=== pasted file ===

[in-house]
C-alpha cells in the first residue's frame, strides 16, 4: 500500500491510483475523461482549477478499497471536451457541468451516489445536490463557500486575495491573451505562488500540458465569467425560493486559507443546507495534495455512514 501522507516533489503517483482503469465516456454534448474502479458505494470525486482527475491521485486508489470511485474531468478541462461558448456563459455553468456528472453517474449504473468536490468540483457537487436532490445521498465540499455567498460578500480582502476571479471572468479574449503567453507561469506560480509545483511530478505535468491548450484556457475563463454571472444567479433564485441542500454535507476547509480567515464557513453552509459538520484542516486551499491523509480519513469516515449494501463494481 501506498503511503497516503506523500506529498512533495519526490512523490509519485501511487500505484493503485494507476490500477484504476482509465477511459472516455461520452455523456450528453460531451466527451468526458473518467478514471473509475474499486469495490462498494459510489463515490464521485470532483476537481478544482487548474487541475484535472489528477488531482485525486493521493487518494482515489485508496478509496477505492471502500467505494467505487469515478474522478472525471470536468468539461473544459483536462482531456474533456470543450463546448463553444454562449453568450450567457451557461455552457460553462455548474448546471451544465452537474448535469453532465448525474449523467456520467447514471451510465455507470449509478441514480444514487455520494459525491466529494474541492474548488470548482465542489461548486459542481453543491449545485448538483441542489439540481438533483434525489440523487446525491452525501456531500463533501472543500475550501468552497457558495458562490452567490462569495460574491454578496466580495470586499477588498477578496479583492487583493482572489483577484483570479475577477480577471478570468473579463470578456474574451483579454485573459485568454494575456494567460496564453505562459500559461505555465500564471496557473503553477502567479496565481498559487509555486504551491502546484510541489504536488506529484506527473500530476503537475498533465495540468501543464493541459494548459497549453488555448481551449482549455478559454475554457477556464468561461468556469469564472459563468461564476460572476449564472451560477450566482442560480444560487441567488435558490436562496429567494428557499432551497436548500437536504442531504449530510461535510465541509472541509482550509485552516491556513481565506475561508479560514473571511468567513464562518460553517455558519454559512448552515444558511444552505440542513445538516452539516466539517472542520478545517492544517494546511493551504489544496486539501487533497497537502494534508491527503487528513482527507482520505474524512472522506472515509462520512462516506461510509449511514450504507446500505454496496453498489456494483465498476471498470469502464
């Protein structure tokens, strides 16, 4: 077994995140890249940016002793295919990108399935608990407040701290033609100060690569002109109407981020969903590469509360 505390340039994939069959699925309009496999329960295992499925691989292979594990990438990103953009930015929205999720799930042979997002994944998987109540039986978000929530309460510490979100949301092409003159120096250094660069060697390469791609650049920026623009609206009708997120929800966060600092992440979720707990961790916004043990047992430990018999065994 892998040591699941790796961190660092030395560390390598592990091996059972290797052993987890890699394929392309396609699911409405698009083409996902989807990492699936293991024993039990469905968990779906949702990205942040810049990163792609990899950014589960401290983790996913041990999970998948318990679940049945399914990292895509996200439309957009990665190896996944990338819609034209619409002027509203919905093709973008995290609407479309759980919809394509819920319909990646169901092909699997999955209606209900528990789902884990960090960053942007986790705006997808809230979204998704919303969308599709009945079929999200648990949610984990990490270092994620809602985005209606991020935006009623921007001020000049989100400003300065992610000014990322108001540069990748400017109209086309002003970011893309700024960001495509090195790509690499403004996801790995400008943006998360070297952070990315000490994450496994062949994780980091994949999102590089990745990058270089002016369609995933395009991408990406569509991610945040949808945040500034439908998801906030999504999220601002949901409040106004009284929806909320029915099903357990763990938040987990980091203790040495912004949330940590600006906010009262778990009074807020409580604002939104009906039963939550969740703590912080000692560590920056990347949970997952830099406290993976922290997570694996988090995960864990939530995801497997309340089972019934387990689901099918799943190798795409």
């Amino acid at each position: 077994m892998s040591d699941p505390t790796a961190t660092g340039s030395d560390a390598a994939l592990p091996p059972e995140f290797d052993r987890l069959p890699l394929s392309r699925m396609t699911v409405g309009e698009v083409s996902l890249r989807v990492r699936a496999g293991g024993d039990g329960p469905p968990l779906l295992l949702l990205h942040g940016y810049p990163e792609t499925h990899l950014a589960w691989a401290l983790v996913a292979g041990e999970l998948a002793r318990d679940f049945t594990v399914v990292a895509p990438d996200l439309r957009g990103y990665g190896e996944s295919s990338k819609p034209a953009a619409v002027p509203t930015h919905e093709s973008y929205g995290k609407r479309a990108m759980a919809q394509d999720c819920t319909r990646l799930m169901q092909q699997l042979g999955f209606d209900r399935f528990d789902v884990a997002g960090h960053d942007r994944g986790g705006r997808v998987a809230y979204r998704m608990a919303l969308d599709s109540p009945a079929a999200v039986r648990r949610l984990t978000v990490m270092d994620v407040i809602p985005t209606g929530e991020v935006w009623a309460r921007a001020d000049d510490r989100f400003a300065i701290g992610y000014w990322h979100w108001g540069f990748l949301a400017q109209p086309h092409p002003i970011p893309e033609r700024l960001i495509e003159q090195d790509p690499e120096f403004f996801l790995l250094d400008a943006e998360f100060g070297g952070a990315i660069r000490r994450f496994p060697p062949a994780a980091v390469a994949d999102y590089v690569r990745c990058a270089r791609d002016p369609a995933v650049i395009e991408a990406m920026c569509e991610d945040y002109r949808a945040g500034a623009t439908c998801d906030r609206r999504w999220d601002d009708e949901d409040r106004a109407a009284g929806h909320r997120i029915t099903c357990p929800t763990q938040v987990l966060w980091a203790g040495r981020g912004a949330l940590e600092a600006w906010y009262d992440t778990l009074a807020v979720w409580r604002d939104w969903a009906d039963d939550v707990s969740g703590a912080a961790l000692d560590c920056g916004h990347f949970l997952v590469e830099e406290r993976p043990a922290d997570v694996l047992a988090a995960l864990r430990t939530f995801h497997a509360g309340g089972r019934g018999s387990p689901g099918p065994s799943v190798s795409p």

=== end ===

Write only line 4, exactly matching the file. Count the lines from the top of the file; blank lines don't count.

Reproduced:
């Amino acid at each position: 077994m892998s040591d699941p505390t790796a961190t660092g340039s030395d560390a390598a994939l592990p091996p059972e995140f290797d052993r987890l069959p890699l394929s392309r699925m396609t699911v409405g309009e698009v083409s996902l890249r989807v990492r699936a496999g293991g024993d039990g329960p469905p968990l779906l295992l949702l990205h942040g940016y810049p990163e792609t499925h990899l950014a589960w691989a401290l983790v996913a292979g041990e999970l998948a002793r318990d679940f049945t594990v399914v990292a895509p990438d996200l439309r957009g990103y990665g190896e996944s295919s990338k819609p034209a953009a619409v002027p509203t930015h919905e093709s973008y929205g995290k609407r479309a990108m759980a919809q394509d999720c819920t319909r990646l799930m169901q092909q699997l042979g999955f209606d209900r399935f528990d789902v884990a997002g960090h960053d942007r994944g986790g705006r997808v998987a809230y979204r998704m608990a919303l969308d599709s109540p009945a079929a999200v039986r648990r949610l984990t978000v990490m270092d994620v407040i809602p985005t209606g929530e991020v935006w009623a309460r921007a001020d000049d510490r989100f400003a300065i701290g992610y000014w990322h979100w108001g540069f990748l949301a400017q109209p086309h092409p002003i970011p893309e033609r700024l960001i495509e003159q090195d790509p690499e120096f403004f996801l790995l250094d400008a943006e998360f100060g070297g952070a990315i660069r000490r994450f496994p060697p062949a994780a980091v390469a994949d999102y590089v690569r990745c990058a270089r791609d002016p369609a995933v650049i395009e991408a990406m920026c569509e991610d945040y002109r949808a945040g500034a623009t439908c998801d906030r609206r999504w999220d601002d009708e949901d409040r106004a109407a009284g929806h909320r997120i029915t099903c357990p929800t763990q938040v987990l966060w980091a203790g040495r981020g912004a949330l940590e600092a600006w906010y009262d992440t778990l009074a807020v979720w409580r604002d939104w969903a009906d039963d939550v707990s969740g703590a912080a961790l000692d560590c920056g916004h990347f949970l997952v590469e830099e406290r993976p043990a922290d997570v694996l047992a988090a995960l864990r430990t939530f995801h497997a509360g309340g089972r019934g018999s387990p689901g099918p065994s799943v190798s795409p």